Every teacher strives for an active classroom buzzing with engaged and eager students. However, even the most experienced teachers face days when it seems like they’re the only one talking and the students have simply tuned out. Or, perhaps your students are so engaged and so eager to participate that you’re having a tough time making sure that all student voices are heard.
Silence can bring even the best lesson to a screeching halt and the hand that never seems to go down is certainly a challenge. But whatever the reason behind your participation woes, if you have 12 minutes, we have 10 top-notch strategies you can learn today and try out tomorrow to boost active learning and student participation for all students in your classroom.
Congratulations: You made it to January!
For many experienced educators, January can feel like an exciting time to reboot. For new teachers, January can bring back feelings of disillusionment that may have started around November (be sure to read this post on staying energized if you’re in the latter category).
Whether you’re feeling dismayed or excited for the rest of the year, taking just a few minutes to reflect and plan can often make you feel a little bit better.
At the beginning of the school year, Teaching Channel launched our Back to School Starter Packs, a set of checklists and resources organized by grade band to help you start the year off on the right track. Now that we’ve reached the midyear point, we’re offering you a simple review sheet to see how well you’ve done with all of your plans.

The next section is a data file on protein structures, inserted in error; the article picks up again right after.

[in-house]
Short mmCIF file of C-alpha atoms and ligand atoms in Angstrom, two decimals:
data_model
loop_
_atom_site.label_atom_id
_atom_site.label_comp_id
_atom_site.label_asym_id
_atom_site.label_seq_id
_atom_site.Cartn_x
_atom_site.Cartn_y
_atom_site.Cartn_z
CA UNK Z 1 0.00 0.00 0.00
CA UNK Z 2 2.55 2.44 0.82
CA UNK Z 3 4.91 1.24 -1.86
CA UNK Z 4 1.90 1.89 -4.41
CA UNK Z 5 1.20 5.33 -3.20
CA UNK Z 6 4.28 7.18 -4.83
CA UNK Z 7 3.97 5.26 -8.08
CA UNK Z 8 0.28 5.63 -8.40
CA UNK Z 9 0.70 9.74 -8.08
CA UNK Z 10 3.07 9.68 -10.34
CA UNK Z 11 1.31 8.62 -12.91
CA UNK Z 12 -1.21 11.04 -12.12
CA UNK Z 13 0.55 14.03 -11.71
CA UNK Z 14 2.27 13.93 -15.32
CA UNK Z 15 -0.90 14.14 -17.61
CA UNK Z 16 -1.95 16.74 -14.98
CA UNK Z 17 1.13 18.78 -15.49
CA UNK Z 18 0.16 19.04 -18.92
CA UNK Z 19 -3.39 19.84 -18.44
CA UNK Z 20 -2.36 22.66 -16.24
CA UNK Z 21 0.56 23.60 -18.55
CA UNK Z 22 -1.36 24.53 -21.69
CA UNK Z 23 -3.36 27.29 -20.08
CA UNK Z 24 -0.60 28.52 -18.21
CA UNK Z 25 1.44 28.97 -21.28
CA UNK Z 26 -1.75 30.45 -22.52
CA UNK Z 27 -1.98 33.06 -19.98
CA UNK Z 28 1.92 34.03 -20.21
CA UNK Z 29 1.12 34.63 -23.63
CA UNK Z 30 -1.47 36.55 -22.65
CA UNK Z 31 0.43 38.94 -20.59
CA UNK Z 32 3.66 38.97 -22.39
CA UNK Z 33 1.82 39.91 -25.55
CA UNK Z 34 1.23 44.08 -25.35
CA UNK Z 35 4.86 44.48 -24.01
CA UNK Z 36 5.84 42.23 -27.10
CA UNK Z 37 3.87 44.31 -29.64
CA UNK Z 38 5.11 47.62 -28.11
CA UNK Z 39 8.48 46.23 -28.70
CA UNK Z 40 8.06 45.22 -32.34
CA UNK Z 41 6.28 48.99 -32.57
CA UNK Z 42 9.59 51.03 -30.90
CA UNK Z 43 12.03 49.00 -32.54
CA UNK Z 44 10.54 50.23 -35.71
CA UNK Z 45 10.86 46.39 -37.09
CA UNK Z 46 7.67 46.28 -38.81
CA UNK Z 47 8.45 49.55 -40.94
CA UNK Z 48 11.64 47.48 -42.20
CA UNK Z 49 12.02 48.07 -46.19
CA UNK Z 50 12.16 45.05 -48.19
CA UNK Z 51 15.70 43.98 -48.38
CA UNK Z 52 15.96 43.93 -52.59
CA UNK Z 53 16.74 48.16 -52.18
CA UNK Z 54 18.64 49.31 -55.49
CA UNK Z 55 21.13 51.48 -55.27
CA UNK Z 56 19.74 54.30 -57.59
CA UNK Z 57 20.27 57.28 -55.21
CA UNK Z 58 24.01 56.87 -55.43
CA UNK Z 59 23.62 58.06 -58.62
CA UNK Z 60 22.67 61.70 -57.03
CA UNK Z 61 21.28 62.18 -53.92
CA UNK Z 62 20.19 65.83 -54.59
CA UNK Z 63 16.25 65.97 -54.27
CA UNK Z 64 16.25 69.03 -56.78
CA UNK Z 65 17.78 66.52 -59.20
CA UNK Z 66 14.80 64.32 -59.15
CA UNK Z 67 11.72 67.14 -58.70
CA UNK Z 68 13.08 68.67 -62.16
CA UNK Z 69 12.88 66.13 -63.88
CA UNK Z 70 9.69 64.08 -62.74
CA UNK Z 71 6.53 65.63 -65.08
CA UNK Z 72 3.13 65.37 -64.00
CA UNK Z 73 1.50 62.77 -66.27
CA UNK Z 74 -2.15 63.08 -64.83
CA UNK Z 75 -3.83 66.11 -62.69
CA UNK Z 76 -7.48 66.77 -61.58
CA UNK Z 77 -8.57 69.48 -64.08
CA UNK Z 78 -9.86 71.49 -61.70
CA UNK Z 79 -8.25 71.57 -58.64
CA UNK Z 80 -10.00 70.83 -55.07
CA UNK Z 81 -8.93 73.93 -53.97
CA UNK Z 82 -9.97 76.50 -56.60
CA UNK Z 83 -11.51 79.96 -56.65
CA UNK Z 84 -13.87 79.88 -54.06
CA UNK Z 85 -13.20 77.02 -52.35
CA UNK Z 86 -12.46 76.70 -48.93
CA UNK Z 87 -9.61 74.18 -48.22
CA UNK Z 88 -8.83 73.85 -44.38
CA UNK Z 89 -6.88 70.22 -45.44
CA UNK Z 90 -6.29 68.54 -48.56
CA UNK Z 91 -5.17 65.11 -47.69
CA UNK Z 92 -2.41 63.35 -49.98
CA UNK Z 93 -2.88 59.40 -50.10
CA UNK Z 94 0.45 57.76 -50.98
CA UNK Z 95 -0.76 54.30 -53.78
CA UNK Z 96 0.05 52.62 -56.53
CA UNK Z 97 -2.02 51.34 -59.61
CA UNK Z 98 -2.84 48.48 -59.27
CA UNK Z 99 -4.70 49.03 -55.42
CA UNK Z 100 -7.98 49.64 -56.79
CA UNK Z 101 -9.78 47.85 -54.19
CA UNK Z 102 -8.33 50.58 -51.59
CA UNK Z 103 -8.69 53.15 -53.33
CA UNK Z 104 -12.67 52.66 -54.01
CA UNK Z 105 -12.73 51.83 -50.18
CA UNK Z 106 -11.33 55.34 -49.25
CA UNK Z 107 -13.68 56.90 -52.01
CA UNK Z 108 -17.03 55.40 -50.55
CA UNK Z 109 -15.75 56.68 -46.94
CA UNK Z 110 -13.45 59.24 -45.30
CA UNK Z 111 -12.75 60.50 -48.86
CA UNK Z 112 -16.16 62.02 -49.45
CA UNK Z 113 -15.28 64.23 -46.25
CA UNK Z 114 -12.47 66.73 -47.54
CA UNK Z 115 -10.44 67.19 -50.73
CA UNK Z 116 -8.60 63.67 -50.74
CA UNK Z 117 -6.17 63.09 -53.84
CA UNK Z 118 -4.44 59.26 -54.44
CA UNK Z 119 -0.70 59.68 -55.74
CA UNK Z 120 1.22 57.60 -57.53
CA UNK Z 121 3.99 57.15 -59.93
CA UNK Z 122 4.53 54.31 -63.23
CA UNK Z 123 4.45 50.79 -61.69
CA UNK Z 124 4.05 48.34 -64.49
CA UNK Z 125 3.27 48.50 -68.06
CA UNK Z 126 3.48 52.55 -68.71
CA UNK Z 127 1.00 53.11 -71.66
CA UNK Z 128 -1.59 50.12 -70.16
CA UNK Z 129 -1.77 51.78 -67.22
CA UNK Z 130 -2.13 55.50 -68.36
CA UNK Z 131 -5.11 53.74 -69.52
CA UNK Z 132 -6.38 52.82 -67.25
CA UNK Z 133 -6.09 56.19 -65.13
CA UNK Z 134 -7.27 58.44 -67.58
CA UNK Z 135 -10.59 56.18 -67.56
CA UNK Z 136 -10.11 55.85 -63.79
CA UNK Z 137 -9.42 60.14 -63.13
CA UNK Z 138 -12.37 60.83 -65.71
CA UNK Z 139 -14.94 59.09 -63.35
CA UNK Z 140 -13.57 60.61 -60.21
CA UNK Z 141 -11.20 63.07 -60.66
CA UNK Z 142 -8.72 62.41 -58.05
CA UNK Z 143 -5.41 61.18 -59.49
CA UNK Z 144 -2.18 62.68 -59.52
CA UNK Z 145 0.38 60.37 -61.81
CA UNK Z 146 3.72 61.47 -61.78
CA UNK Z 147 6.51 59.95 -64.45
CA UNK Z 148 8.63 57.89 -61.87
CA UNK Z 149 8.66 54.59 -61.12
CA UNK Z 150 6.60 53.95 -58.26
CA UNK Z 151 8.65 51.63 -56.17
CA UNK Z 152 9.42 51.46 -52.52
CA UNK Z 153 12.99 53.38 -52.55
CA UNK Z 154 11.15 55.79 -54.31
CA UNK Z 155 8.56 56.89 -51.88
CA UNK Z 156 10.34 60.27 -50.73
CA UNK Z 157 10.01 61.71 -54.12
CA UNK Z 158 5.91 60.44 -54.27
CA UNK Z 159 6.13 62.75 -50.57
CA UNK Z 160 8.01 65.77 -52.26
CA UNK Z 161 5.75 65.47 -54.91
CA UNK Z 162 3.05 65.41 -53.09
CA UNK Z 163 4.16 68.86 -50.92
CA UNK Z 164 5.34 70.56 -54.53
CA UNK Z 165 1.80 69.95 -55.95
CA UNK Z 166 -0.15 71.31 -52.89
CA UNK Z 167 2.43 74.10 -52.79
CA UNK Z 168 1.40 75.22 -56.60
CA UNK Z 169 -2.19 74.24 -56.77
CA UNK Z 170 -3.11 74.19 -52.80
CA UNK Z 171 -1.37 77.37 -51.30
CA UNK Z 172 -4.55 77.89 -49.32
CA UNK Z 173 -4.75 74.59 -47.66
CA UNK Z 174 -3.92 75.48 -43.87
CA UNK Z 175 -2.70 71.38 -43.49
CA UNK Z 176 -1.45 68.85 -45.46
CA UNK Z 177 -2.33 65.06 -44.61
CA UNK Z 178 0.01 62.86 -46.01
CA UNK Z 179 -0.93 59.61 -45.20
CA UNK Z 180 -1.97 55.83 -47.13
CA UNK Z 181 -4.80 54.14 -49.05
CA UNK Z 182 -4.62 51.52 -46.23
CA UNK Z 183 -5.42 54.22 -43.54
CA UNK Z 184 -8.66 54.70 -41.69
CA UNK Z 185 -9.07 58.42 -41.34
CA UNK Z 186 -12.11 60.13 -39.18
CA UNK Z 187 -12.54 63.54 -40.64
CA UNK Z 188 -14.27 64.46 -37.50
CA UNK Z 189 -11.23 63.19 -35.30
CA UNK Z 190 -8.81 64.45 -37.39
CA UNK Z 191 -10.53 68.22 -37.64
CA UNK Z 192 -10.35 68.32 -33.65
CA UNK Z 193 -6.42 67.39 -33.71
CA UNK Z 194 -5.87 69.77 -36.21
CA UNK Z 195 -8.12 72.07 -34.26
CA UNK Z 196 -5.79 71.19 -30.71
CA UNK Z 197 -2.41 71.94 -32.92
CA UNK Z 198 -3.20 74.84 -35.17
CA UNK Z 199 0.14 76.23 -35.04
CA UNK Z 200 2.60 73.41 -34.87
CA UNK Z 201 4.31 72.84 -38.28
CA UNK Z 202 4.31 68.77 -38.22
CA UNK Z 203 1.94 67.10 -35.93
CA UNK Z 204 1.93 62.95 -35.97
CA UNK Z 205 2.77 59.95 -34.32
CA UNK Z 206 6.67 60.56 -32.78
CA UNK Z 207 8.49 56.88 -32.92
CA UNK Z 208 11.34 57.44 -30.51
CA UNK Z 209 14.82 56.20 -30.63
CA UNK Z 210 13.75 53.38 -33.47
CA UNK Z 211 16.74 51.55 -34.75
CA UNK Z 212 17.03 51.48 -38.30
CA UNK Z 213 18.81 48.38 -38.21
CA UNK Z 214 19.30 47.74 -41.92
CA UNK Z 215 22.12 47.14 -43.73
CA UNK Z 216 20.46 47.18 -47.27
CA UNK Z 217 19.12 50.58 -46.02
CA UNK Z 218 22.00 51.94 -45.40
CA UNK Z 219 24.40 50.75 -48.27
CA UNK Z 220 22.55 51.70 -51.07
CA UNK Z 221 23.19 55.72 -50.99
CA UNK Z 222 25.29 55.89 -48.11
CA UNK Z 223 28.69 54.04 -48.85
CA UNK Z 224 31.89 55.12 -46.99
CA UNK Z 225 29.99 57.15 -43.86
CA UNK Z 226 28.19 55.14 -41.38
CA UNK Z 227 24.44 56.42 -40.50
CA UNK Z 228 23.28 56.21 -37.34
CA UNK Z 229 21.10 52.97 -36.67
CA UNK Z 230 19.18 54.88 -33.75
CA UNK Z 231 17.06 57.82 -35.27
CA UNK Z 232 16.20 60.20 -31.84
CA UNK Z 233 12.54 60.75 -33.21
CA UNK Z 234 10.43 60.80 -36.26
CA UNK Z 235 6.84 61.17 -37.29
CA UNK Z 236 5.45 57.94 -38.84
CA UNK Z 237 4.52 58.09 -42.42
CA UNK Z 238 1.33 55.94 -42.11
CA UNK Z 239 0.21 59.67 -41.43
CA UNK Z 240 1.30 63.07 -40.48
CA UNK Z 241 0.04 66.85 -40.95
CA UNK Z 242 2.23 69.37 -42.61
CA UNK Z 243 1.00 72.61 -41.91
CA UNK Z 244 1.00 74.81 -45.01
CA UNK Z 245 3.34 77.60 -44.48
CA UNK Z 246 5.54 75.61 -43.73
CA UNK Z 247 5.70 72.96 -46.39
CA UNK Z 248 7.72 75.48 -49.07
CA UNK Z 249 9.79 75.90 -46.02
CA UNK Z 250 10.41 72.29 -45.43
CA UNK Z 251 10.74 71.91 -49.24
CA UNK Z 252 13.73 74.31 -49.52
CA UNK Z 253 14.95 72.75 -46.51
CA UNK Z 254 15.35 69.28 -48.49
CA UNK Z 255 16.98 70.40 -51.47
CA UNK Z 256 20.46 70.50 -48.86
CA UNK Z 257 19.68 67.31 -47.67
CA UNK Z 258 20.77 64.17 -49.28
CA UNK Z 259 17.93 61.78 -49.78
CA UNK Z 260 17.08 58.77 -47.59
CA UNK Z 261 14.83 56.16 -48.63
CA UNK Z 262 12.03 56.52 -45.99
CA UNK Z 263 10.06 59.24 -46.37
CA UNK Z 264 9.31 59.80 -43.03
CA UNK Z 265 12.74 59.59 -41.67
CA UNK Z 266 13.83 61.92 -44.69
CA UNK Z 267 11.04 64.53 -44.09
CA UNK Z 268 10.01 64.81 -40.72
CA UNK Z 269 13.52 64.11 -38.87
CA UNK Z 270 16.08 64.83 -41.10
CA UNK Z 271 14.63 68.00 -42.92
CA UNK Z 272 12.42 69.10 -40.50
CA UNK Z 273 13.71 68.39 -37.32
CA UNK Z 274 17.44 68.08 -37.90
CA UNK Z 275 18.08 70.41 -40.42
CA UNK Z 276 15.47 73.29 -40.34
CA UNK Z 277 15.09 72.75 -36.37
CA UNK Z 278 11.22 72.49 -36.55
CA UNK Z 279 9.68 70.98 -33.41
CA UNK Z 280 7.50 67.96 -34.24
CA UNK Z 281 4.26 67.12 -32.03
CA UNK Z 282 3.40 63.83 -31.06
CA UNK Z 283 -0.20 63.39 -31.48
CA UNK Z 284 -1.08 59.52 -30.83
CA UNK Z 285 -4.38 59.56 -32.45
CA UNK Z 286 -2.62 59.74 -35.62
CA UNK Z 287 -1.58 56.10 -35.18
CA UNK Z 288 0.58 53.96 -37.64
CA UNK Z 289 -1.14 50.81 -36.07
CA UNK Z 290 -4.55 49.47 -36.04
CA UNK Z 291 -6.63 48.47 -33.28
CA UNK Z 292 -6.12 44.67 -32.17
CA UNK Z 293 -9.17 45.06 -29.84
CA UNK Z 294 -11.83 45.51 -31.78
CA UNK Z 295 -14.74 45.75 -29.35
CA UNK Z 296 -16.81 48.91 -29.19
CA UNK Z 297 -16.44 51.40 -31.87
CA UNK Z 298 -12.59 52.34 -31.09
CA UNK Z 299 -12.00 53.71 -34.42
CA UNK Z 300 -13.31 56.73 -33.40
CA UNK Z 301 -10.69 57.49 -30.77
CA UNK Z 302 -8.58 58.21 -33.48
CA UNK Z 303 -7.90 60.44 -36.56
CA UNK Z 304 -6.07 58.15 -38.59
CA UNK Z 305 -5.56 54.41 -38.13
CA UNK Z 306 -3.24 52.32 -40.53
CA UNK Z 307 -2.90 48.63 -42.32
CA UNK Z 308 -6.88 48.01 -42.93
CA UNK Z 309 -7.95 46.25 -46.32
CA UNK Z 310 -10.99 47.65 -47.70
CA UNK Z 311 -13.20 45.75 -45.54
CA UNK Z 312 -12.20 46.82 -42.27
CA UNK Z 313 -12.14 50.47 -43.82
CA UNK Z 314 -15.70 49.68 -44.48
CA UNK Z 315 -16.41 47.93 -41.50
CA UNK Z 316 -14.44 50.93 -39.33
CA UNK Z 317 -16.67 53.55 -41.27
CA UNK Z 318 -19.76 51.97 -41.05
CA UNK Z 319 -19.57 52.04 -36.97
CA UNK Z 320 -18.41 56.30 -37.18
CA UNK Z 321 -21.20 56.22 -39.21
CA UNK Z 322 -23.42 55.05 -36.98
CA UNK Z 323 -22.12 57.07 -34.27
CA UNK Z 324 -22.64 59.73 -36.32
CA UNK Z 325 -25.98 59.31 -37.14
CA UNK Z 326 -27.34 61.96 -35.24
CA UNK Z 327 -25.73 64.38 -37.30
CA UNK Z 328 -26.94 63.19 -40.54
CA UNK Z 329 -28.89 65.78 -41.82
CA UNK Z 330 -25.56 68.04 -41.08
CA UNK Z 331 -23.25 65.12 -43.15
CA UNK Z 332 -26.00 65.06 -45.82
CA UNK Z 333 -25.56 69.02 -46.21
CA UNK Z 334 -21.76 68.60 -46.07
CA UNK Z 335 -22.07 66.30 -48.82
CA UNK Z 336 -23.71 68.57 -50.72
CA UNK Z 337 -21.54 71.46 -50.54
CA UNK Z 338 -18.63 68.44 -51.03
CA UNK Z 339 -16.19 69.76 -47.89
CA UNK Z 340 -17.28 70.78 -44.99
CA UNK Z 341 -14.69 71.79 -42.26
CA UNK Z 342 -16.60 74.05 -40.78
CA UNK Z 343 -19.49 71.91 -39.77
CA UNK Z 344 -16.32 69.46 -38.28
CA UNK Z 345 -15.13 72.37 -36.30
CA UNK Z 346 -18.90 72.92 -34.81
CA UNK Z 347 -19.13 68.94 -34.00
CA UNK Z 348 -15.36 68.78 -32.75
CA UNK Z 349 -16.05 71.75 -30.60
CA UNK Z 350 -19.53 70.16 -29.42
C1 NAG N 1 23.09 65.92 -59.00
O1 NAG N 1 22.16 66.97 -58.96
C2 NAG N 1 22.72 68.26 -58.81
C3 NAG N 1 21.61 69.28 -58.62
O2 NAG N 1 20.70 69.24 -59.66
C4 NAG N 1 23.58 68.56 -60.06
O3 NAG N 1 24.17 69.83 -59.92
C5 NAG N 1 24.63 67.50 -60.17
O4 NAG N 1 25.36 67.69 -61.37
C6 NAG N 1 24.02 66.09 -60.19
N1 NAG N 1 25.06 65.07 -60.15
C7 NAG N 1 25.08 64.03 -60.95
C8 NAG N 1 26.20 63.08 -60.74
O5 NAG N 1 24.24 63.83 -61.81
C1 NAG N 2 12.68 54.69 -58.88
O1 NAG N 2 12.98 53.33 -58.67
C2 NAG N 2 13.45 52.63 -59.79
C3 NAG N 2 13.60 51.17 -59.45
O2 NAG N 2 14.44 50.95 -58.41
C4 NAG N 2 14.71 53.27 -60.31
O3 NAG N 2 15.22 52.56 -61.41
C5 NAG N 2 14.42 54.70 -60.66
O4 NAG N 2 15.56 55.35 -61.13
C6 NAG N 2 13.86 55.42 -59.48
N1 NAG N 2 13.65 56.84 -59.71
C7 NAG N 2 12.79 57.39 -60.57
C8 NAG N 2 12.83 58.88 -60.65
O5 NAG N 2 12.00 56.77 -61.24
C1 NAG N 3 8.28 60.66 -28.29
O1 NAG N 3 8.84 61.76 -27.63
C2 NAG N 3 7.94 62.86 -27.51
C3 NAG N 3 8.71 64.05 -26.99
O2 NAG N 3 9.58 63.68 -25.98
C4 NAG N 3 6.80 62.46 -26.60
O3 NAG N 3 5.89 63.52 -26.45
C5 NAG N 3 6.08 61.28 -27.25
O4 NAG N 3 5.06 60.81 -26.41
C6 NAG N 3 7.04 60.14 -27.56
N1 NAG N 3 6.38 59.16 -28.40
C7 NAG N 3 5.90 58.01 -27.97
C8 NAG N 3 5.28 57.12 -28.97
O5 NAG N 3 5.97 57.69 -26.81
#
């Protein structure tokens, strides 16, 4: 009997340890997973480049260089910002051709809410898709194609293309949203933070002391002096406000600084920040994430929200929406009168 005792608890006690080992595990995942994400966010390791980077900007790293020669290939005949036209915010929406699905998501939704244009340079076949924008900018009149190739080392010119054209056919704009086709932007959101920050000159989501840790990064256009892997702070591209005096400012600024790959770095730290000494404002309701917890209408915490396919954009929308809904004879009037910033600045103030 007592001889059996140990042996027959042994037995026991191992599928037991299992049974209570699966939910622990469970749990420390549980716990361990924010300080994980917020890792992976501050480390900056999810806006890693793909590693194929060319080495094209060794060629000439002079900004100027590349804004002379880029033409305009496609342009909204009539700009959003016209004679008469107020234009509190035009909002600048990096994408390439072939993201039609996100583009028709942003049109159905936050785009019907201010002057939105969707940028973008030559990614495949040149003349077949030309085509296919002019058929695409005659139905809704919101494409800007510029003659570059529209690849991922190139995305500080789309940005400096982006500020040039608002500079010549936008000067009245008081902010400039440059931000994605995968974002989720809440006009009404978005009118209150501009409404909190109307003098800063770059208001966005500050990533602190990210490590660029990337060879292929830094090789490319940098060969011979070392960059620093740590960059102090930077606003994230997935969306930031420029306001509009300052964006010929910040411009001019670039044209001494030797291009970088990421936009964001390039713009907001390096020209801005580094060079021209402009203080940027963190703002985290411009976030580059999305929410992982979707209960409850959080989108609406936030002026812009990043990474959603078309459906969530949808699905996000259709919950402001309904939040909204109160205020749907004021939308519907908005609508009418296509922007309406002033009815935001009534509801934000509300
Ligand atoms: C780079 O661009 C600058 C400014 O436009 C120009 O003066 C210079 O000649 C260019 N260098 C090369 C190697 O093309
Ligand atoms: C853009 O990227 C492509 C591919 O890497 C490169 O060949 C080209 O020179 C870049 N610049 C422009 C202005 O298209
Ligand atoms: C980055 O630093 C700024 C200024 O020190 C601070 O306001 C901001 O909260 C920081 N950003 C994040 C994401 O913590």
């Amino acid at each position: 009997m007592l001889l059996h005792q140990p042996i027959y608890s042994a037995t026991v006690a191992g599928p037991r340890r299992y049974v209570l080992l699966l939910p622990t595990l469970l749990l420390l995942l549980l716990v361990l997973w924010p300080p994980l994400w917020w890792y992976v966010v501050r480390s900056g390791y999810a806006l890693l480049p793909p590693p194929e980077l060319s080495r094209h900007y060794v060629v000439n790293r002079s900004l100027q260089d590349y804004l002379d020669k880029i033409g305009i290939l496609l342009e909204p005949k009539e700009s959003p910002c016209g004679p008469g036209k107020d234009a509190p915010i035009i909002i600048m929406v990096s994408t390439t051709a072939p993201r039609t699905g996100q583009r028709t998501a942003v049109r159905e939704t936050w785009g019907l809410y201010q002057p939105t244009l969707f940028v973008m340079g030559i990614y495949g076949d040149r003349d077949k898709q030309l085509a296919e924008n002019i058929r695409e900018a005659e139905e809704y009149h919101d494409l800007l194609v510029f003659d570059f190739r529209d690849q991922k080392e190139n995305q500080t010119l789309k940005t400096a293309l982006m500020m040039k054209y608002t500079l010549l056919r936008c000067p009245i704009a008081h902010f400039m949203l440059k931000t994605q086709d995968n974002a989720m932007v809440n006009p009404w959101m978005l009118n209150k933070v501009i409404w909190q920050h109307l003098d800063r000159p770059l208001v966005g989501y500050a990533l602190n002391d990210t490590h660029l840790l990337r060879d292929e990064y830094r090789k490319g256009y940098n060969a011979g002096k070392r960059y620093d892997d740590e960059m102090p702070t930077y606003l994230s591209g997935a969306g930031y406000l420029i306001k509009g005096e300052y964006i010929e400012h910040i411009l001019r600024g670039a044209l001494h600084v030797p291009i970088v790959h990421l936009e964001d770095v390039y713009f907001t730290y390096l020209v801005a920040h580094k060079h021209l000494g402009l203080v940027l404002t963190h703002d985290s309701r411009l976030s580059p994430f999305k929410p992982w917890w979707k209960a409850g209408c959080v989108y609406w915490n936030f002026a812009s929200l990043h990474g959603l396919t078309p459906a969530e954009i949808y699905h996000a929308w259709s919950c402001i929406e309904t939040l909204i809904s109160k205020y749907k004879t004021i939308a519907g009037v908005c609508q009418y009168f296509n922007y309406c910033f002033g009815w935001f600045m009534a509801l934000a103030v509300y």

“I’m an exhibitionist of student learning”
– Public Presentations of Learning Stimulate Deeper Learning
I loved being a teacher and relished in the futuristic vision of myself.
I’d sport salt and pepper grey hair like my Grandma Lu, thoughtfully sip my decaf coffee from my Wonder Woman traveler mug, and still execute perfectly timed dance moves through lessons, discussions, and projects for the enjoyment of my students. I always knew that if I ever left the classroom it would have to be for something important, and I couldn’t think of anything more important than positively impacting the lives of young people. Then I learned about a career opportunity that would allow me to do just that, but on a national scale, and I was all in.
I was asked to Co-Direct the Share Your Learning Campaign, a national initiative that aims to empower 300,000 teachers to shape the path for five million students to publicly present their learning to an audience beyond the classroom by the year 2020, and I said, “Yes.”
Although I had strong reservations about leaving the security of my classroom and the mutual love and respect of “my babies,” aka my students, I was eager to be a part of a nationwide transformation of student learning.